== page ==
Wednesday, November 2, 2011
Employers who learn of sexual harassment complaints, in whatever fashion, must:
- Treat all complaints seriously.
- Thoroughly investigate and do so promptly.
- Get the names of possible witnesses from the accuser.
- Empathize with the person, and listen to the complaint without agreeing or disagreeing.
- Ask the accuser what remedy she would like without promising anything. Frequently victims only want the harassment to stop.
- Carefully document each step of the investigation without drawing conclusions until the end.
- Remind the accused and all witnesses that retaliation is prohibited.
- Remind all persons involved that they should not discuss the matter and keep it as confidential as possible.
- Design discipline to prevent the inappropriate conduct from happening again.
- Terminate when appropriate for serious violations (unwanted touching) and if supervisors are involved.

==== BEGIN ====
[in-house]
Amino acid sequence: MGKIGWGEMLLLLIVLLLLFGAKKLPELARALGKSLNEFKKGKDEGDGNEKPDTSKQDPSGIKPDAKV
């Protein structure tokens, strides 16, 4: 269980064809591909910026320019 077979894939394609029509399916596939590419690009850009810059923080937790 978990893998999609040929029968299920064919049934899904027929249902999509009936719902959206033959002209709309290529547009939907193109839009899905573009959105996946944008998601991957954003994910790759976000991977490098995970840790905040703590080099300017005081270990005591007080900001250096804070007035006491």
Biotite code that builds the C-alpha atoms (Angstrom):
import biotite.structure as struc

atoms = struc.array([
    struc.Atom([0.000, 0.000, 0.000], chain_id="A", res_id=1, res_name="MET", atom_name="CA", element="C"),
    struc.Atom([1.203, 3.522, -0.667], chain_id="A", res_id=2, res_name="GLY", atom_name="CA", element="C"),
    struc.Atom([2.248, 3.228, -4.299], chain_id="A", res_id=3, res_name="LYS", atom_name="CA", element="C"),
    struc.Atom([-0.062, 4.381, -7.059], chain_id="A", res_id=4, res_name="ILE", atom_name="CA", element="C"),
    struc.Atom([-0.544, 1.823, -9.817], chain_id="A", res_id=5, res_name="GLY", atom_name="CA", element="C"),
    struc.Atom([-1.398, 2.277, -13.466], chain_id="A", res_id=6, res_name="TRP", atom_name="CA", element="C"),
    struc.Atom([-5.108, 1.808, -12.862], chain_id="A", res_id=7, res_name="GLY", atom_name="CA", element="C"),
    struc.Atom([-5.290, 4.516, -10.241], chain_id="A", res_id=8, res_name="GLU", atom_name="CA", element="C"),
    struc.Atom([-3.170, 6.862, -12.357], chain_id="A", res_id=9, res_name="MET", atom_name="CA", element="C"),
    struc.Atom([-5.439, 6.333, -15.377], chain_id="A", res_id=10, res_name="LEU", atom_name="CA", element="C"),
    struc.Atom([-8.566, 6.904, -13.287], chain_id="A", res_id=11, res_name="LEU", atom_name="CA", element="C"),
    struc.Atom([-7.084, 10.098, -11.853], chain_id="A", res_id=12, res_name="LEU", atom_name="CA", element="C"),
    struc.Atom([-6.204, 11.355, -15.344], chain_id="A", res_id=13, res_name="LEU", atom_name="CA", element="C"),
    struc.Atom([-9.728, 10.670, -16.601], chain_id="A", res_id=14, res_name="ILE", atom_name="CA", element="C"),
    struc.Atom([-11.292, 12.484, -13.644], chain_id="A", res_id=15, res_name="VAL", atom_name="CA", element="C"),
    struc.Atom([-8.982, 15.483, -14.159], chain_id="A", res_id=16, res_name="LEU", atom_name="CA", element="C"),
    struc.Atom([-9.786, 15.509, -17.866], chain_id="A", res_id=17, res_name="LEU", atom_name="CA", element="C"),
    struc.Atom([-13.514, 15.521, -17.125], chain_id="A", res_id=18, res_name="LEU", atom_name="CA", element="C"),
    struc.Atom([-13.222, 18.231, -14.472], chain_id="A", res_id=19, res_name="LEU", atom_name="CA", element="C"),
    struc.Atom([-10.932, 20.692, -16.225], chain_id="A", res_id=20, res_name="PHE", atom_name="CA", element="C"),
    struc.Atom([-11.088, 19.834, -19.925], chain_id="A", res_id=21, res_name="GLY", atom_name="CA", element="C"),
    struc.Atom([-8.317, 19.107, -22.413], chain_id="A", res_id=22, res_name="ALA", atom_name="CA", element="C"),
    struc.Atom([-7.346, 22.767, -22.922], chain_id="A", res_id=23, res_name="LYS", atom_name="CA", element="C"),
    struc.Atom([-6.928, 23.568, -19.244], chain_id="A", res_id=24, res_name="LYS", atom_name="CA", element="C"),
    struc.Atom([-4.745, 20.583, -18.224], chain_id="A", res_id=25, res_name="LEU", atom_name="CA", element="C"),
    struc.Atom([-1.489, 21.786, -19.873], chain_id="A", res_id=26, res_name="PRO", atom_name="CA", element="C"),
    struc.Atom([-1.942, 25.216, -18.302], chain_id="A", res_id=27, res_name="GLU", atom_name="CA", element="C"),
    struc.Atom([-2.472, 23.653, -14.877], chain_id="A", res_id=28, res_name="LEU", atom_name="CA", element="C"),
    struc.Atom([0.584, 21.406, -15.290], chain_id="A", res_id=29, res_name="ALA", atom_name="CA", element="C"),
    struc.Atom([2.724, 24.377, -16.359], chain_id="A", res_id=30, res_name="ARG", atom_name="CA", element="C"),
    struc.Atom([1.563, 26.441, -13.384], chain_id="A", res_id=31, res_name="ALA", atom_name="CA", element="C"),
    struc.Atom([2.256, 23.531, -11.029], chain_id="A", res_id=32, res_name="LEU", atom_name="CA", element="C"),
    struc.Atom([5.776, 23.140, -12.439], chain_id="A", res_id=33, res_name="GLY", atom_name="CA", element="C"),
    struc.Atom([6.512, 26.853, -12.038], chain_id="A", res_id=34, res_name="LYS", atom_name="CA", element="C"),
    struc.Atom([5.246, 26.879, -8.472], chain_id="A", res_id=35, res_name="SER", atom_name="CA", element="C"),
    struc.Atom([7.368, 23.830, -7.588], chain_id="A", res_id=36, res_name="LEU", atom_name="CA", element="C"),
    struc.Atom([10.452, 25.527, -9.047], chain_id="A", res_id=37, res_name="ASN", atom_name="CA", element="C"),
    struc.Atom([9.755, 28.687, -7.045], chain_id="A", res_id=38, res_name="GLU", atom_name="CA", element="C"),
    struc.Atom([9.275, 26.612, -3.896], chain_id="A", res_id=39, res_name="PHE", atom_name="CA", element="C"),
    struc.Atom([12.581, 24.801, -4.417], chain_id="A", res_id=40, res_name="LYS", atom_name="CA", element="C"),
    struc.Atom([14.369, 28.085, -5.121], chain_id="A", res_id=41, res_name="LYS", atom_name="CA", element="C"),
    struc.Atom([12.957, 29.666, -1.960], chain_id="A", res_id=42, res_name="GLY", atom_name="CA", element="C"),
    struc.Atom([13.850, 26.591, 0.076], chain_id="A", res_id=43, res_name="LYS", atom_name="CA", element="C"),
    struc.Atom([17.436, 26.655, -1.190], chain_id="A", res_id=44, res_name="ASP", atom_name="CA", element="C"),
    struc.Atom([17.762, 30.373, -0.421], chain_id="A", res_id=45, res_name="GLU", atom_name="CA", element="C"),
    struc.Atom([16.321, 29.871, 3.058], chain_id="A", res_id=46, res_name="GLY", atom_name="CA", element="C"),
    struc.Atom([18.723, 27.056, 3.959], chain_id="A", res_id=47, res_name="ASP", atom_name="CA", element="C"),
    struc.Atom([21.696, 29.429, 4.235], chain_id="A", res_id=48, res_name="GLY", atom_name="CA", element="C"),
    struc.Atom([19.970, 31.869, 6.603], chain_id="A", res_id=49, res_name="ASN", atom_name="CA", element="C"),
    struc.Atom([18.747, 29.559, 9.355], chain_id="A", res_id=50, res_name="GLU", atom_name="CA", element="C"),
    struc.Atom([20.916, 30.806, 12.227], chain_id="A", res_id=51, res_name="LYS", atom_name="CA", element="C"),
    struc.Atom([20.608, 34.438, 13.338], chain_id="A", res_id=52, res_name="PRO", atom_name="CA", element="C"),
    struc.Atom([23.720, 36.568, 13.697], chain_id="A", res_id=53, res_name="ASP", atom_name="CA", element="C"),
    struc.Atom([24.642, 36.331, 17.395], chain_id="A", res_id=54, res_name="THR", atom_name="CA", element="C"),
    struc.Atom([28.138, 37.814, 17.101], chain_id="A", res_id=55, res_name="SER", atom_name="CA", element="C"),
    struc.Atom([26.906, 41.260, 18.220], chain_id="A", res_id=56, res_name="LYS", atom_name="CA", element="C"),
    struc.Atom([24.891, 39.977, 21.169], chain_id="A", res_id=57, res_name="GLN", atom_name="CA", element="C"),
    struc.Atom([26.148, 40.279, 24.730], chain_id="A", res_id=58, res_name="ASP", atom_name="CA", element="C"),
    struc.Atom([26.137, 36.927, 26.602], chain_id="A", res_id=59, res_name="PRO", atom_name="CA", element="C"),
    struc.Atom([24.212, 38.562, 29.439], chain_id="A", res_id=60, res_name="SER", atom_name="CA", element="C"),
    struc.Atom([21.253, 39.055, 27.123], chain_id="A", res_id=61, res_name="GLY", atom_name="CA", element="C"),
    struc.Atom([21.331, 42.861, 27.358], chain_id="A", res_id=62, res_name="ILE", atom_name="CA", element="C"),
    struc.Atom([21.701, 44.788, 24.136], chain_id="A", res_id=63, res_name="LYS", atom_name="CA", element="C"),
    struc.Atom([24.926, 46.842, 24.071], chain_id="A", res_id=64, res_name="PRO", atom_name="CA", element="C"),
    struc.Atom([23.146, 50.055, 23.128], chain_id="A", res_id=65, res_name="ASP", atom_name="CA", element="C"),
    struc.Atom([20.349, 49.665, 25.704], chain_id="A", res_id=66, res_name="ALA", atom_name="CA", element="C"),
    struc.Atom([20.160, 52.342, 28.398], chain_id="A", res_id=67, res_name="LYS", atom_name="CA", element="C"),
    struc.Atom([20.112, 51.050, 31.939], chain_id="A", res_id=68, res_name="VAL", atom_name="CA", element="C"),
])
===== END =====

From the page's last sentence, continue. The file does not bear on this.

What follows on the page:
- Determine appropriate punishment if the investigation is inconclusive or the actions constituting sexual harassment are not serious.
- When discipline might not be warranted, provide a simple reminder about language choice and conduct in cases when two employees view the same situation in an entirely different light.
- Keep the results of the investigation and any discipline on a strict need-to-know basis.
- Advise the victim of the result of the investigation and the punishment, if any, and the reasoning behind what happens.
- Follow up with the accuser in the weeks and months to come to make sure no retaliation occurs.
- In serious or pervasive situations, consider hiring a professional to conduct sensitivity training.
- Reinforce the no-harassment policy, and express strong disapproval of any inappropriate conduct. Be sure your policy is posted.